The New York Times reports: Once an open client of Iran, Mr. Sadr has in recent years gone his own way, and is widely seen these days as an Iraq-first advocate of cross-sectarian unity. His militia, reconstituted after the extremists of the Islamic State captured Mosul in the summer of 2014, was renamed the Peace Brigades.
Today, as he seeks to redefine himself once again, Mr. Sadr, now 42, has positioned himself as a backer of Mr. Abadi, who is seen as increasingly weak in the face of the growing influence of Iran. Tehran supports Mr. Abadi’s political rivals, who command militias.
“Abadi, as a person, is kindhearted,” said Saad Thamer, 37, a supporter of Mr. Sadr’s who attended the rally. “But he is very weak.”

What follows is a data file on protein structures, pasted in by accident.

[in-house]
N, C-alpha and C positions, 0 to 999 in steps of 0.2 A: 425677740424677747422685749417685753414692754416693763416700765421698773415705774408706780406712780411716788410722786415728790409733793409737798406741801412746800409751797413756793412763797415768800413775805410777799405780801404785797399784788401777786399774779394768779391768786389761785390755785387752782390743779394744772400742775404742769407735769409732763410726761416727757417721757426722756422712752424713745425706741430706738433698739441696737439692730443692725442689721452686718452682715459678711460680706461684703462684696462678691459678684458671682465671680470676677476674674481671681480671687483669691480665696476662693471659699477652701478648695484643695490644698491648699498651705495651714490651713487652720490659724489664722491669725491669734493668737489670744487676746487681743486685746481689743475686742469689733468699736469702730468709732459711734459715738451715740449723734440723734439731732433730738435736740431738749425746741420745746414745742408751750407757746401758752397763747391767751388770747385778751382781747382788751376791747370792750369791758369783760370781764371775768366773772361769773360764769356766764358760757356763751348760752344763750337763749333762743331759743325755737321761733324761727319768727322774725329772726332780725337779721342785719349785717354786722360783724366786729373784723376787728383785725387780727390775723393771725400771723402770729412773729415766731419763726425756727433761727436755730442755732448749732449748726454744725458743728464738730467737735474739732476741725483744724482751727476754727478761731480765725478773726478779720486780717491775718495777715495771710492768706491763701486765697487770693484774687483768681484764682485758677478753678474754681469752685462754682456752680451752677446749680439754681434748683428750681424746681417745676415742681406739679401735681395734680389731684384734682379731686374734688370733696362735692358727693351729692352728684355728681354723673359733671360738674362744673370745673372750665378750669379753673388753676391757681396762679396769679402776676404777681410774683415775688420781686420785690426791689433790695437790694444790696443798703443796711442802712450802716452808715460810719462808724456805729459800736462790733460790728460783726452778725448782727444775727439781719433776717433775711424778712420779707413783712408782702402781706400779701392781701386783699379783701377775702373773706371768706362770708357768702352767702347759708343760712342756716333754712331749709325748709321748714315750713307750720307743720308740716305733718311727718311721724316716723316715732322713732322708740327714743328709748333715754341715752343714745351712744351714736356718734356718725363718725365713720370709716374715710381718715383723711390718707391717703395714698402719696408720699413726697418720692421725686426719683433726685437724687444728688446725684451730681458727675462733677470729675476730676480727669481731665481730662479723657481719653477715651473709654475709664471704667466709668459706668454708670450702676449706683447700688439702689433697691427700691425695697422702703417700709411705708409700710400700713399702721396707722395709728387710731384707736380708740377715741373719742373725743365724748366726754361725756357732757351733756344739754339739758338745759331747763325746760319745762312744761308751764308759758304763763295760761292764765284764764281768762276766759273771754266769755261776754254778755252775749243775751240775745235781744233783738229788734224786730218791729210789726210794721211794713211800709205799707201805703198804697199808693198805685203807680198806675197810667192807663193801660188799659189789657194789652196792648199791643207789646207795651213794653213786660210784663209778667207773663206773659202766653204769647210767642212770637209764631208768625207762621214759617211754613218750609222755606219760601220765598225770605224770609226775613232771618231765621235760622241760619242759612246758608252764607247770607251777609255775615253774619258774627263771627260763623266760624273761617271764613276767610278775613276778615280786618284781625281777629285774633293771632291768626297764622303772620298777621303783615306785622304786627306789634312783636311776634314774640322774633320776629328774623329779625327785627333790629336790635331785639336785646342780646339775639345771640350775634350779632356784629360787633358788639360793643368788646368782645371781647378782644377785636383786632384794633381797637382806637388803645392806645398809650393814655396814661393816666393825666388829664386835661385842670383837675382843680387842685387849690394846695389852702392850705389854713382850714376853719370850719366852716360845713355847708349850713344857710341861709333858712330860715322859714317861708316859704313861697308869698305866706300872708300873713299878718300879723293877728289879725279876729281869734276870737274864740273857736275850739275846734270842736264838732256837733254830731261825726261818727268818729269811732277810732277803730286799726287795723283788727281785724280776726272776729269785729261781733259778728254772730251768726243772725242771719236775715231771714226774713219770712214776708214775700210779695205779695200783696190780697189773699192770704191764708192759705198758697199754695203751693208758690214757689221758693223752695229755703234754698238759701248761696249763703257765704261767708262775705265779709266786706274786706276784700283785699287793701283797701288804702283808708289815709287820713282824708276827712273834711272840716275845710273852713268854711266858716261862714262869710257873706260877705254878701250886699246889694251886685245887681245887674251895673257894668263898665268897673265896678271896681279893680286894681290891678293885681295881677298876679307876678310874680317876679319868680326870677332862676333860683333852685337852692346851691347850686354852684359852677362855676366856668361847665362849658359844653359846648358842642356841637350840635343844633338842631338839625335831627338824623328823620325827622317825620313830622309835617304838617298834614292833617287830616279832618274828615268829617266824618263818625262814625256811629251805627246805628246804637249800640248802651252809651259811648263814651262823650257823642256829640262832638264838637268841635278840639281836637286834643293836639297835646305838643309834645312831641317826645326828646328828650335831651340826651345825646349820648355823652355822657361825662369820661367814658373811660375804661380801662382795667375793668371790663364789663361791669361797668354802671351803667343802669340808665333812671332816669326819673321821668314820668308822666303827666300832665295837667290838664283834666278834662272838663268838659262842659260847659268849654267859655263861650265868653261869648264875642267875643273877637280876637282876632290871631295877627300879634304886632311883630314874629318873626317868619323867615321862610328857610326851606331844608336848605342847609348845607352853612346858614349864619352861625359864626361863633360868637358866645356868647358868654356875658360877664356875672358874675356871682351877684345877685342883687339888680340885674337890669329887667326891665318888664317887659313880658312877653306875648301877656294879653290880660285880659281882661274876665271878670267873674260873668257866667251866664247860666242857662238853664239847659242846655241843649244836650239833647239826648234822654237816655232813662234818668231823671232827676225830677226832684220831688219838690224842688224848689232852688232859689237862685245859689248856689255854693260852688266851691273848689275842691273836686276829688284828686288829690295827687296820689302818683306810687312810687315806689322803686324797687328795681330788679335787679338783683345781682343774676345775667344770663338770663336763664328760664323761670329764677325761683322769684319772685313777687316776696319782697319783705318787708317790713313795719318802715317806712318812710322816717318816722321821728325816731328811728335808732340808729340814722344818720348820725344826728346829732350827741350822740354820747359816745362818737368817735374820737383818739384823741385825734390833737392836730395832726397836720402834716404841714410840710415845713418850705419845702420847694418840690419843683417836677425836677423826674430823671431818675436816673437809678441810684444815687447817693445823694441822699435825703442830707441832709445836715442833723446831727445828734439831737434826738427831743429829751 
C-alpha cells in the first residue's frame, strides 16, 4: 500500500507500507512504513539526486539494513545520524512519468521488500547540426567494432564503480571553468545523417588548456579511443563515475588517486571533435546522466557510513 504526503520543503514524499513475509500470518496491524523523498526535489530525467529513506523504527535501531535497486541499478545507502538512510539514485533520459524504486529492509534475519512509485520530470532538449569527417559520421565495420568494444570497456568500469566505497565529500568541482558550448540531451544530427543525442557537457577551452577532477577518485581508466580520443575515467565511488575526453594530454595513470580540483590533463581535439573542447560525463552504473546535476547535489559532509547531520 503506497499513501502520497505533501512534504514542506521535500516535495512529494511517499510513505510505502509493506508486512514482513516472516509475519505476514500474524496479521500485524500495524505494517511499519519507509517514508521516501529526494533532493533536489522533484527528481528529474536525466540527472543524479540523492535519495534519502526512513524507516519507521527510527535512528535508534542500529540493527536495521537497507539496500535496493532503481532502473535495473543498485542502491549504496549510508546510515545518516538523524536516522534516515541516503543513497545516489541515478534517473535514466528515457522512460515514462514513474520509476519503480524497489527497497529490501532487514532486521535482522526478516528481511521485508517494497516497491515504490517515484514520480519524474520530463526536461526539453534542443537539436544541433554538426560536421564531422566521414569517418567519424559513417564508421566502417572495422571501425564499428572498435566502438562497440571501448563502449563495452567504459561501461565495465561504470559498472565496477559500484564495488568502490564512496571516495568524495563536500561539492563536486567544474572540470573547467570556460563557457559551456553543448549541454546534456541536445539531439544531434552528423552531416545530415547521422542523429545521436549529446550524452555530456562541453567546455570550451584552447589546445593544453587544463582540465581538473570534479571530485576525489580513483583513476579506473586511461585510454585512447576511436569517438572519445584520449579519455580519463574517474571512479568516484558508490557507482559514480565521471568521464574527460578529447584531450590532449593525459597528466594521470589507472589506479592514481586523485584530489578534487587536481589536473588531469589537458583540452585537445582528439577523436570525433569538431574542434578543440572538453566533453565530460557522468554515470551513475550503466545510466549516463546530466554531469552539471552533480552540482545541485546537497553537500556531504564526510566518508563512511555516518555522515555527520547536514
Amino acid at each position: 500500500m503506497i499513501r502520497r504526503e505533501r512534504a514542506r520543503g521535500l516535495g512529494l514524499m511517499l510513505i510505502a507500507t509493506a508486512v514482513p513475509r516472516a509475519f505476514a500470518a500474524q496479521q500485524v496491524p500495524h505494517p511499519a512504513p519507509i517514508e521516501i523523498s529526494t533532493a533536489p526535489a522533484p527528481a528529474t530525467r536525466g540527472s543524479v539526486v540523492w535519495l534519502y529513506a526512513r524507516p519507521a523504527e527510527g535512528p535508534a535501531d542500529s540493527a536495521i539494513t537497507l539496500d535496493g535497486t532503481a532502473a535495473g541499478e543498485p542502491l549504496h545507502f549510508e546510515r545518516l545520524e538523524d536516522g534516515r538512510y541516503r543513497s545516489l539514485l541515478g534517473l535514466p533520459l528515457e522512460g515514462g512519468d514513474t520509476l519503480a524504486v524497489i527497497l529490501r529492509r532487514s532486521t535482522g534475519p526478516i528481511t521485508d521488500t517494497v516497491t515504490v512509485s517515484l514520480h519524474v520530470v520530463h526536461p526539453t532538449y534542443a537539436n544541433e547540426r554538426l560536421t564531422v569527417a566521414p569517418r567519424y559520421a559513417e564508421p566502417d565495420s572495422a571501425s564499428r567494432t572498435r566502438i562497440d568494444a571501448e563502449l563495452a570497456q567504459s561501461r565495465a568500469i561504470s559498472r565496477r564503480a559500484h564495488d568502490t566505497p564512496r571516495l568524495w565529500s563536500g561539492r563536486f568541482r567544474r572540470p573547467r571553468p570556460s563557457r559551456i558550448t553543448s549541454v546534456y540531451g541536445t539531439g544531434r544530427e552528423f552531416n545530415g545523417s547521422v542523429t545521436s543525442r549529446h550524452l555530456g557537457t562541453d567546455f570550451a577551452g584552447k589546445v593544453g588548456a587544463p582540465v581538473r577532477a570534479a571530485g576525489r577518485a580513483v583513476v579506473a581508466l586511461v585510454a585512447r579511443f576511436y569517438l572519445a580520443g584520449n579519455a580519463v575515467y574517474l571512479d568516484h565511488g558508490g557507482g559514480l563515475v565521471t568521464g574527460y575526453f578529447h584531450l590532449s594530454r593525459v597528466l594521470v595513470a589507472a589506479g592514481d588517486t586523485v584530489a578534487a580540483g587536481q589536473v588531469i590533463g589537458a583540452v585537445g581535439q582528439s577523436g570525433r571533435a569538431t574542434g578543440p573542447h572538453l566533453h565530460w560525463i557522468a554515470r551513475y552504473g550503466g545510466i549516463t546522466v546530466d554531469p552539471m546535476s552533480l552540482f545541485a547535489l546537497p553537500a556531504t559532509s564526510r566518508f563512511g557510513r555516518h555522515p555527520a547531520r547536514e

The militias have become exceedingly popular among the Shiite public, challenging Mr. Abadi’s authority, because they are seen as the protectors of the Shiite majority against the Sunni extremists of the Islamic State.
It has also been a challenge to Mr. Sadr, who has lost of some of his support at the grass-roots level as young men flock to other militias seen as more powerful. His embrace of the Iraqi state has also sometimes worked against him by contradicting his image as a populist figure.
“From an anti-establishment young leader, he compromised his stance by working more with the Iraqi political establishment, which cost him a loss of some popularity among his followers,” said Maria Fantappie, the Iraq analyst for the International Crisis Group.
Iraq is a place where everyone has his enemies, and Mr. Sadr has his share. One of his chief critics is former Prime Minister Nuri Kamal al-Maliki, who once counted on Mr. Sadr’s support to secure a second term after national elections in 2010. [Continue reading…]